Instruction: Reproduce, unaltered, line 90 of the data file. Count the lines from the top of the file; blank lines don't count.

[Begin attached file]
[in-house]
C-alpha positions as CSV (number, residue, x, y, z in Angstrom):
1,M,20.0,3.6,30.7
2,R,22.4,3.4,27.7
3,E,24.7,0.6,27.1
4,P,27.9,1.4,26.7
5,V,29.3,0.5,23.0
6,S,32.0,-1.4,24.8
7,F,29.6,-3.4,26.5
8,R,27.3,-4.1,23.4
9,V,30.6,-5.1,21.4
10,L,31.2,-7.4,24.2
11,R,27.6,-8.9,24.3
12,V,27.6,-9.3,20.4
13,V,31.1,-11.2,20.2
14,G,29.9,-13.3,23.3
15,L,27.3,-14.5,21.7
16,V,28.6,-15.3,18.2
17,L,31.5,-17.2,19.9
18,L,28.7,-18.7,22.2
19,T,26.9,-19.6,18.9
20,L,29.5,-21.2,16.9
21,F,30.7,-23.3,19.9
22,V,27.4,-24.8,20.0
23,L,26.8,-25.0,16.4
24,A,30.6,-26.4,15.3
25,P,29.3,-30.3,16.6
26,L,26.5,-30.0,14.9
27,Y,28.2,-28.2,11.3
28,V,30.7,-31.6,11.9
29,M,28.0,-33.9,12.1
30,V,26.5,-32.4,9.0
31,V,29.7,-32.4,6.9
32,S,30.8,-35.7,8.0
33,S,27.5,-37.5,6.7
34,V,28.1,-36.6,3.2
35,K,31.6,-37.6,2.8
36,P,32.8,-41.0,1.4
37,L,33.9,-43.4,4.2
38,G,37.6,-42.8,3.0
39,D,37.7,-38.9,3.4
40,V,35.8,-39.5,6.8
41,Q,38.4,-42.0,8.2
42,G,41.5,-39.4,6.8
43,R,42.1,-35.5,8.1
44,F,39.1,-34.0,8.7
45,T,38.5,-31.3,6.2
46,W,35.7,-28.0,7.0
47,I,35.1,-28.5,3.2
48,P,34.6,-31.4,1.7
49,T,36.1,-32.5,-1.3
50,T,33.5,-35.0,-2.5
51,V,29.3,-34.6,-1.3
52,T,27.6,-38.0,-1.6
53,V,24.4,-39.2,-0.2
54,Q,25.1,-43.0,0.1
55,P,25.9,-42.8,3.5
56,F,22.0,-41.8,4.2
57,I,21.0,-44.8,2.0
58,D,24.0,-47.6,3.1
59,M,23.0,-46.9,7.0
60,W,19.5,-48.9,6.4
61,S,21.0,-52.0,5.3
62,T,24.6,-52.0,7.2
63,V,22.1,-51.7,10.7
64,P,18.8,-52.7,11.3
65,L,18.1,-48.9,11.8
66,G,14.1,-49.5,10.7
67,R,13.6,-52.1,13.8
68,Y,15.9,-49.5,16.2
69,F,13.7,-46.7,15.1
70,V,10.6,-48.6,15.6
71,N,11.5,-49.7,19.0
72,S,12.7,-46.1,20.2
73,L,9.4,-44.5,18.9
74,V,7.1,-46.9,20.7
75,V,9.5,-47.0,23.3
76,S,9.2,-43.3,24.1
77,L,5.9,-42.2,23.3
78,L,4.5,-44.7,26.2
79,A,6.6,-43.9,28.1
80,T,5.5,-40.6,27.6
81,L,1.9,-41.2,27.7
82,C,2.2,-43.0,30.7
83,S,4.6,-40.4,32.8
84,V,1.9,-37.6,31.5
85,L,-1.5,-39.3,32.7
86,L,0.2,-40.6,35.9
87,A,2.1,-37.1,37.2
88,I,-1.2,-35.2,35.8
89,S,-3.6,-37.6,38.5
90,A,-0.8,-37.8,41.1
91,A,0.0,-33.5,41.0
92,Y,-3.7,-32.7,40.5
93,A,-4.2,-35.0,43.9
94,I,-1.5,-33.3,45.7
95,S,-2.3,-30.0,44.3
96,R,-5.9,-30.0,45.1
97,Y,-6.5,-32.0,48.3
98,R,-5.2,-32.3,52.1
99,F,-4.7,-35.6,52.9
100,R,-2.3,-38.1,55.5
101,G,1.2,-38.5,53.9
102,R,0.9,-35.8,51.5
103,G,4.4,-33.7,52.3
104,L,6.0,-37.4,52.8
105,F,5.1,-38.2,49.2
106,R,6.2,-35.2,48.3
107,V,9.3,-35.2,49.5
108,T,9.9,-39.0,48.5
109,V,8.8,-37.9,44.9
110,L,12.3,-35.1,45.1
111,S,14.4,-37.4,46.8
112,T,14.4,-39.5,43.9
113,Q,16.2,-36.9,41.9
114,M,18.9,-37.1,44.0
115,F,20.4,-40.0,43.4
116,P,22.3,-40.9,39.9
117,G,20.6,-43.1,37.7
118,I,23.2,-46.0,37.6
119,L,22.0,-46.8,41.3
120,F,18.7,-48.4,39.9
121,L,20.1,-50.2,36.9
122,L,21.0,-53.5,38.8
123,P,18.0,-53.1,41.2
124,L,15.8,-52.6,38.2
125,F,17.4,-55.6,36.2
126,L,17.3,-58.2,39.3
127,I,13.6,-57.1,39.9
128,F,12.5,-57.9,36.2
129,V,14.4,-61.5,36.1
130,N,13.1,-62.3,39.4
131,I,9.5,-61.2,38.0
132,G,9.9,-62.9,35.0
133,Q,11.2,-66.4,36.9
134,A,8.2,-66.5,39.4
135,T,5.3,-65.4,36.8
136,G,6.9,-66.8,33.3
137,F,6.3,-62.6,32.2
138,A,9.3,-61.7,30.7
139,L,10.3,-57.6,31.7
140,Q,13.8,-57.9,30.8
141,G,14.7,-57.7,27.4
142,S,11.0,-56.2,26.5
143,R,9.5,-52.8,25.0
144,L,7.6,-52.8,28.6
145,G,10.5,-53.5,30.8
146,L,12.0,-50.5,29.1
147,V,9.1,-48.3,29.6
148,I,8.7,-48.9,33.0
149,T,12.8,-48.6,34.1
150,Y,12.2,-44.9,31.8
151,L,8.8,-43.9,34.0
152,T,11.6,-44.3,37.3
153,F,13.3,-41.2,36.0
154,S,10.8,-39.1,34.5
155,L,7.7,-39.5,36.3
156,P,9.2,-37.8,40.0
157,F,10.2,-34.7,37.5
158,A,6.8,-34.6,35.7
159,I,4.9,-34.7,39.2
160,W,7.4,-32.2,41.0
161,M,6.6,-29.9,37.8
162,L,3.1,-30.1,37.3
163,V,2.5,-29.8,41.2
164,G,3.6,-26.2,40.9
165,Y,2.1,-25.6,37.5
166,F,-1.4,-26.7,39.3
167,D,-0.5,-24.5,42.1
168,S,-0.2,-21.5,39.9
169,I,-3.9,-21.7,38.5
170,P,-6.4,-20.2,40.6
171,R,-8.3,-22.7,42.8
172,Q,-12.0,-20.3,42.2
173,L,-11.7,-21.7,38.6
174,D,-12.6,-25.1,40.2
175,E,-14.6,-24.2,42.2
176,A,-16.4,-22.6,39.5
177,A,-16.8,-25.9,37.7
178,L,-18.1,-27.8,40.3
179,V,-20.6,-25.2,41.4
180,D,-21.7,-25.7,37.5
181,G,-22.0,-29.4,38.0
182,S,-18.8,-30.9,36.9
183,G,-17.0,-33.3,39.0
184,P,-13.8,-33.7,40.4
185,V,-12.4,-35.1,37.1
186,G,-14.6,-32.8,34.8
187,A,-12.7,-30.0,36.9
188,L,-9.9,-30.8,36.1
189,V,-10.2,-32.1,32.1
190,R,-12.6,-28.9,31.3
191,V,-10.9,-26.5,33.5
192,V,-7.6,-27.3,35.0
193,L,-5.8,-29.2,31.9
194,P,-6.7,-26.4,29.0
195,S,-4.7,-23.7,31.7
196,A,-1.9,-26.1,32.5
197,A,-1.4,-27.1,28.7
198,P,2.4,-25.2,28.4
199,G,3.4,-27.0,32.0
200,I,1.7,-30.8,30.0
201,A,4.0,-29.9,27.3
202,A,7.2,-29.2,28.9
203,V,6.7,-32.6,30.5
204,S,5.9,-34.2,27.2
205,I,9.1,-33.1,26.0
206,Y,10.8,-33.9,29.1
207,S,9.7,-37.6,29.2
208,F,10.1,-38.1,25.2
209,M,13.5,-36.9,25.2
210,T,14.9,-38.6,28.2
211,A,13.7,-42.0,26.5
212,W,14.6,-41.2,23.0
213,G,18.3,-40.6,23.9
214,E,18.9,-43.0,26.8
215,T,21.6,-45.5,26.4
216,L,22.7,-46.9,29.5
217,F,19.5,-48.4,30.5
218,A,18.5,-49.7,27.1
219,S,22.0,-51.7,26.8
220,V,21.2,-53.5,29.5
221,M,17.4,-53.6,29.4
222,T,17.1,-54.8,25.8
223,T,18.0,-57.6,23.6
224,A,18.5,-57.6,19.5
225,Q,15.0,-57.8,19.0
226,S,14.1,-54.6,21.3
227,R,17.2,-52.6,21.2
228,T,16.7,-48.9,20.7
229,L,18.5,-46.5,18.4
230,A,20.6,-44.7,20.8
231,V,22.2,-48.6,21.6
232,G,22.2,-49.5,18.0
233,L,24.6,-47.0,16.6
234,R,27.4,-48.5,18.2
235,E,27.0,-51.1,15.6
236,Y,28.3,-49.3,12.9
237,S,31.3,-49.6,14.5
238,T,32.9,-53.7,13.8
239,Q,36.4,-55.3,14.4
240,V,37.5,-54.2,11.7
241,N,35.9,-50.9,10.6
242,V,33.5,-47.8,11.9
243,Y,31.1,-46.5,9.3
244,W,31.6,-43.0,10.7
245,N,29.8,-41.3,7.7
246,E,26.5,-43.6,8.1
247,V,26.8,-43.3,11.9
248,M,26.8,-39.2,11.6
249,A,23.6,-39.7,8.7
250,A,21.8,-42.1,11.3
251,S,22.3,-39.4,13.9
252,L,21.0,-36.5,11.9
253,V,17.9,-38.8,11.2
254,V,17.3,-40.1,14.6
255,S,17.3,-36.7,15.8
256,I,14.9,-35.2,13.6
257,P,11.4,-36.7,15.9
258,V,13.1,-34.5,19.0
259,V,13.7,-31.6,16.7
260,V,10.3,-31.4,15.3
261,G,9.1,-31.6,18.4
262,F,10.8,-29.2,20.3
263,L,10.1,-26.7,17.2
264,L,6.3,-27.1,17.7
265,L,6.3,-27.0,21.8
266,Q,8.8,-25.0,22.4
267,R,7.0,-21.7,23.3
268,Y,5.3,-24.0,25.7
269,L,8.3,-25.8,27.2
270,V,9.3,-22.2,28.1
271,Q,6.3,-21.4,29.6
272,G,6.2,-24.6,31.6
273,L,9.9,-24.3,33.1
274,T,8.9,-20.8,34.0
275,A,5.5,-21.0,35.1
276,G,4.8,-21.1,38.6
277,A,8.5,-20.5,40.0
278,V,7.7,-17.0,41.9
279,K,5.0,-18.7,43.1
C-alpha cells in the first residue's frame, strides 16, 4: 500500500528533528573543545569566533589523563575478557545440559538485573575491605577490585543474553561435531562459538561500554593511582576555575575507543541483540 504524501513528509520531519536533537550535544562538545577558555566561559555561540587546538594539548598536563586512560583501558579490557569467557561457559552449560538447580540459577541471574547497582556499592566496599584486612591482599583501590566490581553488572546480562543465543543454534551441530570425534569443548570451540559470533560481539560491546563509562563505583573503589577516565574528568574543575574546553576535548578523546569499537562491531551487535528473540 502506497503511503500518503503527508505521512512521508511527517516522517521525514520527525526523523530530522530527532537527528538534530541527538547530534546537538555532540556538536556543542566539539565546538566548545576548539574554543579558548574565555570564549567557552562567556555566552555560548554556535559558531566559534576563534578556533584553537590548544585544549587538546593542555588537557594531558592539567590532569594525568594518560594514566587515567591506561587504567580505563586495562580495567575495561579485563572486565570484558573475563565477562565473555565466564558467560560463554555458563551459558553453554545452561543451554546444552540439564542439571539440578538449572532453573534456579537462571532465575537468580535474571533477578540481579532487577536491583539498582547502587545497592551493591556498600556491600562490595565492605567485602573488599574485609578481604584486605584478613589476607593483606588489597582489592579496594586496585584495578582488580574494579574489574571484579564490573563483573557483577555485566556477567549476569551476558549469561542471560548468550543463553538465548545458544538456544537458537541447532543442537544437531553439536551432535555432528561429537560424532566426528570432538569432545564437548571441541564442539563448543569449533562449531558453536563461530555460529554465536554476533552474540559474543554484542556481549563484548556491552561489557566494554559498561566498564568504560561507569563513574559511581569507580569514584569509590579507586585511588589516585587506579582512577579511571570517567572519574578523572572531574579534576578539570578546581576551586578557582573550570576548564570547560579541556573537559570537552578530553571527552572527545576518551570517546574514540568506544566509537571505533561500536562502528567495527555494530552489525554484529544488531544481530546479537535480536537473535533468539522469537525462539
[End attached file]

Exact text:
88,I,-1.2,-35.2,35.8